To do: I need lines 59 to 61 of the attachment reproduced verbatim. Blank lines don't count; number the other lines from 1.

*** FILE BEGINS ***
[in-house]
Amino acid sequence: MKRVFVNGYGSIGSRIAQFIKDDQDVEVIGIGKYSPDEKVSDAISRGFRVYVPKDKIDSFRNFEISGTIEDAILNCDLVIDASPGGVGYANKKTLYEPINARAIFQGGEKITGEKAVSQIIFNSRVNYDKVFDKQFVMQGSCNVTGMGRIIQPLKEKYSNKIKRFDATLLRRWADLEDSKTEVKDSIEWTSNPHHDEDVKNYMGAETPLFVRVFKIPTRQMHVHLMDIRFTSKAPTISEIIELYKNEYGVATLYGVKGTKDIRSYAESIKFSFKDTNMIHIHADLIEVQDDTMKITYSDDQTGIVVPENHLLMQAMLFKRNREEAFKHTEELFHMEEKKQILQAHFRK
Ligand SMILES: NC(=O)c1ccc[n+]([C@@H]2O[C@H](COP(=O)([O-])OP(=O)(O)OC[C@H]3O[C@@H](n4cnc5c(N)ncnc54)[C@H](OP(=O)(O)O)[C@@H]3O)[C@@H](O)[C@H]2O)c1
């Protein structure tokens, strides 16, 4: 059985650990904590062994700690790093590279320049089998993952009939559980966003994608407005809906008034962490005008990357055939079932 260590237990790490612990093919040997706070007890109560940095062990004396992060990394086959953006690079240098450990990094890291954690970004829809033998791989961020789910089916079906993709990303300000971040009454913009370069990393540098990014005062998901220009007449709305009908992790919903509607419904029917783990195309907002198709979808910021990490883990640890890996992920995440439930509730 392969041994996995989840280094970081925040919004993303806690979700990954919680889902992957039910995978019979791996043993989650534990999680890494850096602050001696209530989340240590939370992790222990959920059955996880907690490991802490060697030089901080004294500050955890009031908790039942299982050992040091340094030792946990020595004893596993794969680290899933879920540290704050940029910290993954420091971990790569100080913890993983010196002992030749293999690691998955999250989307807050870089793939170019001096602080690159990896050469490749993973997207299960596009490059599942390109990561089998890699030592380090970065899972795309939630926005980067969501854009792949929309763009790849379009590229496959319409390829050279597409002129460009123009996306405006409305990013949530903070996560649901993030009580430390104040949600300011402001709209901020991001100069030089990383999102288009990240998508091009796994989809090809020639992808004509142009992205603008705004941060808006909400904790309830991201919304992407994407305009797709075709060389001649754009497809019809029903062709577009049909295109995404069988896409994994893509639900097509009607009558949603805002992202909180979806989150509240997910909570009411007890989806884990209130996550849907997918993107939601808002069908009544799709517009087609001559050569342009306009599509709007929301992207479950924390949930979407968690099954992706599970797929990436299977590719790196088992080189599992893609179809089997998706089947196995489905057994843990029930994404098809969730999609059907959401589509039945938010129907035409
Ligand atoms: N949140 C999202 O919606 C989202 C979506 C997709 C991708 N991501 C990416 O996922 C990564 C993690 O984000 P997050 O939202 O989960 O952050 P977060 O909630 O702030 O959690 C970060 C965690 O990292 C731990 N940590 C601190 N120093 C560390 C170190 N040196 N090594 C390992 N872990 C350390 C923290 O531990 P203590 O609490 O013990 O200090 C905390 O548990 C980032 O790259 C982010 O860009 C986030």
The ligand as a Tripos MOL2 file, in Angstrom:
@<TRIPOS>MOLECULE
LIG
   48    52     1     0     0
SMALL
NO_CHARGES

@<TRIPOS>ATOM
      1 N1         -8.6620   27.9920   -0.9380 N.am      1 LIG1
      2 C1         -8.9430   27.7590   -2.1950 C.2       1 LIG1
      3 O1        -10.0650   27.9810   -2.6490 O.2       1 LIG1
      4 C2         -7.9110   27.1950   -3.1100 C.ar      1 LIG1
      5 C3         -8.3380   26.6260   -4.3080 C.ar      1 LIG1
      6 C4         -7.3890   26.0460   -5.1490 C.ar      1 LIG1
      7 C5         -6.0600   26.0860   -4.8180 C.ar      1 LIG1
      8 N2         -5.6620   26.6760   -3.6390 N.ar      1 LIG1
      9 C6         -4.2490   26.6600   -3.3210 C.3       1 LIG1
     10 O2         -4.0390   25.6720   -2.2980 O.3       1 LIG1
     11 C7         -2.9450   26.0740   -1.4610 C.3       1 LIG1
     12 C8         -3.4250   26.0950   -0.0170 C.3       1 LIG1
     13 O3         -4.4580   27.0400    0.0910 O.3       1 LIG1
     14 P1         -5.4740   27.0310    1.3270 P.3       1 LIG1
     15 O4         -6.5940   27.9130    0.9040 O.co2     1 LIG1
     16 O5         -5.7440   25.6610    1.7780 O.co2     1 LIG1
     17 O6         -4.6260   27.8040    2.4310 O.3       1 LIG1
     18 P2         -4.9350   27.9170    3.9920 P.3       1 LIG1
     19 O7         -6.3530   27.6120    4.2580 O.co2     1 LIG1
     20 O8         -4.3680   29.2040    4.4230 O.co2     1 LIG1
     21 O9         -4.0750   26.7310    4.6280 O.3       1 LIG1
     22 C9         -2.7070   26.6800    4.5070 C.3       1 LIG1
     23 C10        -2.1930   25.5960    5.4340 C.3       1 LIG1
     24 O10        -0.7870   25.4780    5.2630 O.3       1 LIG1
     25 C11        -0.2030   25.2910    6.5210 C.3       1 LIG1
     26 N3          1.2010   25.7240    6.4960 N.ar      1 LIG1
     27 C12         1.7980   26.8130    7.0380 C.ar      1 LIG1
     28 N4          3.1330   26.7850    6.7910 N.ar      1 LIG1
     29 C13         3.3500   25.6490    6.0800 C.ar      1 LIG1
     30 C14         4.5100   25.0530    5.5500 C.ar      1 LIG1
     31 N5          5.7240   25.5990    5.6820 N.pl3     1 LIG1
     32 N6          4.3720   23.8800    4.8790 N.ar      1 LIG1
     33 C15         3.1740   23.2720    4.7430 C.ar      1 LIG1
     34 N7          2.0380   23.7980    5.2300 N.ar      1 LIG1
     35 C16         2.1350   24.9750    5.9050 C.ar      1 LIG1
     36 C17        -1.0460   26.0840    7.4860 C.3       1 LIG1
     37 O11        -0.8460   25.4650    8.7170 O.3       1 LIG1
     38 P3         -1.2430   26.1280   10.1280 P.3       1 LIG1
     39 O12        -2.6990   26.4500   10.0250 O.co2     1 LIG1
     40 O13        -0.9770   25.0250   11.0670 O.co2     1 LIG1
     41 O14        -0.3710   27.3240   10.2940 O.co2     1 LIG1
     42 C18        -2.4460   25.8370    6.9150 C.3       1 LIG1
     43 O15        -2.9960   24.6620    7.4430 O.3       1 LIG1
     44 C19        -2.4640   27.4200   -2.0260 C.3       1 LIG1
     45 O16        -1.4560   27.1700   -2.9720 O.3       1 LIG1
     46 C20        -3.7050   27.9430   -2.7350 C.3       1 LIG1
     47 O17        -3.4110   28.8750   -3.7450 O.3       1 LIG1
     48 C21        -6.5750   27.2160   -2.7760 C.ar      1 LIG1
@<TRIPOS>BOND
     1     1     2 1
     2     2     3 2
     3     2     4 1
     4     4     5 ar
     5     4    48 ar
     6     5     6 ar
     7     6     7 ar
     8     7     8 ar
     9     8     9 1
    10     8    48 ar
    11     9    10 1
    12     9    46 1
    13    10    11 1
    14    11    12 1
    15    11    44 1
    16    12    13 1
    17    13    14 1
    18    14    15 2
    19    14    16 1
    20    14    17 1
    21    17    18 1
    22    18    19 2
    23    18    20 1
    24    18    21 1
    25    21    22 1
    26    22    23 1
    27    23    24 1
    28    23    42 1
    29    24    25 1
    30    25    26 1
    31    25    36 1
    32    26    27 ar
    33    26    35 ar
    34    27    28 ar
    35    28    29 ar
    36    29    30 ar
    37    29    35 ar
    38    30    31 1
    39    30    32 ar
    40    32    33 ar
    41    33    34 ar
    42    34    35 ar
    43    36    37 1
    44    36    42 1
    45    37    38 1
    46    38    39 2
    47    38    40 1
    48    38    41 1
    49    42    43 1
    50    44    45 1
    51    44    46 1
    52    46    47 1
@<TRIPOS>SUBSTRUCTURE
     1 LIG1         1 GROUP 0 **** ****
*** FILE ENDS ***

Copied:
     47 O17        -3.4110   28.8750   -3.7450 O.3       1 LIG1
     48 C21        -6.5750   27.2160   -2.7760 C.ar      1 LIG1
@<TRIPOS>BOND